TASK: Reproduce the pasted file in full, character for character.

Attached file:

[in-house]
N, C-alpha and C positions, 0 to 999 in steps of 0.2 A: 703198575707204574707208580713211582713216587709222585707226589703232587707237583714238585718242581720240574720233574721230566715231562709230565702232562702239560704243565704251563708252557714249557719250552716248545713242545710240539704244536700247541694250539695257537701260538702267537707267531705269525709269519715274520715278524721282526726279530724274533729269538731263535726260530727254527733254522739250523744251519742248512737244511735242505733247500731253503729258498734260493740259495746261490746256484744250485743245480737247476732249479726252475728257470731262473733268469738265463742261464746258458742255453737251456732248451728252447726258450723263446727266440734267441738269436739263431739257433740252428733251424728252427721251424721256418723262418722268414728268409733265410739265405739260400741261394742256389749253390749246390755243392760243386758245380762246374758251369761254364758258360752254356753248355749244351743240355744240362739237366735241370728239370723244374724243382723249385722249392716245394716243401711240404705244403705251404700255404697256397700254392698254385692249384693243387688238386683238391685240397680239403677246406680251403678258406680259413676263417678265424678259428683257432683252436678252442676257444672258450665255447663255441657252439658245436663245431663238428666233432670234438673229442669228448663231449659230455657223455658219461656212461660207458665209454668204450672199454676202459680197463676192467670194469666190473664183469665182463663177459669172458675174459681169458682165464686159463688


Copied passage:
[in-house]
N, C-alpha and C positions, 0 to 999 in steps of 0.2 A: 703198575707204574707208580713211582713216587709222585707226589703232587707237583714238585718242581720240574720233574721230566715231562709230565702232562702239560704243565704251563708252557714249557719250552716248545713242545710240539704244536700247541694250539695257537701260538702267537707267531705269525709269519715274520715278524721282526726279530724274533729269538731263535726260530727254527733254522739250523744251519742248512737244511735242505733247500731253503729258498734260493740259495746261490746256484744250485743245480737247476732249479726252475728257470731262473733268469738265463742261464746258458742255453737251456732248451728252447726258450723263446727266440734267441738269436739263431739257433740252428733251424728252427721251424721256418723262418722268414728268409733265410739265405739260400741261394742256389749253390749246390755243392760243386758245380762246374758251369761254364758258360752254356753248355749244351743240355744240362739237366735241370728239370723244374724243382723249385722249392716245394716243401711240404705244403705251404700255404697256397700254392698254385692249384693243387688238386683238391685240397680239403677246406680251403678258406680259413676263417678265424678259428683257432683252436678252442676257444672258450665255447663255441657252439658245436663245431663238428666233432670234438673229442669228448663231449659230455657223455658219461656212461660207458665209454668204450672199454676202459680197463676192467670194469666190473664183469665182463663177459669172458675174459681169458682165464686159463688